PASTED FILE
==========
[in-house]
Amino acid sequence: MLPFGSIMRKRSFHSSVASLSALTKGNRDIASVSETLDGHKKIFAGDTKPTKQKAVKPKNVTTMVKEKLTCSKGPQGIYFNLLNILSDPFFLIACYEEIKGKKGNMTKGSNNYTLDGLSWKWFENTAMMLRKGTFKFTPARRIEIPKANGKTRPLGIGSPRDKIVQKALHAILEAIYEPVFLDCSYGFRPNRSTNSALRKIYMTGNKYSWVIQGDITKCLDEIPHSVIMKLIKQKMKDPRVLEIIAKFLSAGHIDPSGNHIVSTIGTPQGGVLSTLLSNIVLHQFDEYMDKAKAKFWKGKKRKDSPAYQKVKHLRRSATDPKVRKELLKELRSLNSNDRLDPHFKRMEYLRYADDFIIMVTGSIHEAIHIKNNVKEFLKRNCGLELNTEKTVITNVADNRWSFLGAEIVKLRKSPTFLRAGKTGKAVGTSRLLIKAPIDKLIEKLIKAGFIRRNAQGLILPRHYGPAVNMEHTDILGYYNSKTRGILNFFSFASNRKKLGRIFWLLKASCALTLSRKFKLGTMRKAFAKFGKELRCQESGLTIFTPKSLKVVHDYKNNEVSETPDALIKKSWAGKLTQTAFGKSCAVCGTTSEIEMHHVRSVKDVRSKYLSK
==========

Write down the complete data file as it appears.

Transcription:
[in-house]
Amino acid sequence: MLPFGSIMRKRSFHSSVASLSALTKGNRDIASVSETLDGHKKIFAGDTKPTKQKAVKPKNVTTMVKEKLTCSKGPQGIYFNLLNILSDPFFLIACYEEIKGKKGNMTKGSNNYTLDGLSWKWFENTAMMLRKGTFKFTPARRIEIPKANGKTRPLGIGSPRDKIVQKALHAILEAIYEPVFLDCSYGFRPNRSTNSALRKIYMTGNKYSWVIQGDITKCLDEIPHSVIMKLIKQKMKDPRVLEIIAKFLSAGHIDPSGNHIVSTIGTPQGGVLSTLLSNIVLHQFDEYMDKAKAKFWKGKKRKDSPAYQKVKHLRRSATDPKVRKELLKELRSLNSNDRLDPHFKRMEYLRYADDFIIMVTGSIHEAIHIKNNVKEFLKRNCGLELNTEKTVITNVADNRWSFLGAEIVKLRKSPTFLRAGKTGKAVGTSRLLIKAPIDKLIEKLIKAGFIRRNAQGLILPRHYGPAVNMEHTDILGYYNSKTRGILNFFSFASNRKKLGRIFWLLKASCALTLSRKFKLGTMRKAFAKFGKELRCQESGLTIFTPKSLKVVHDYKNNEVSETPDALIKKSWAGKLTQTAFGKSCAVCGTTSEIEMHHVRSVKDVRSKYLSK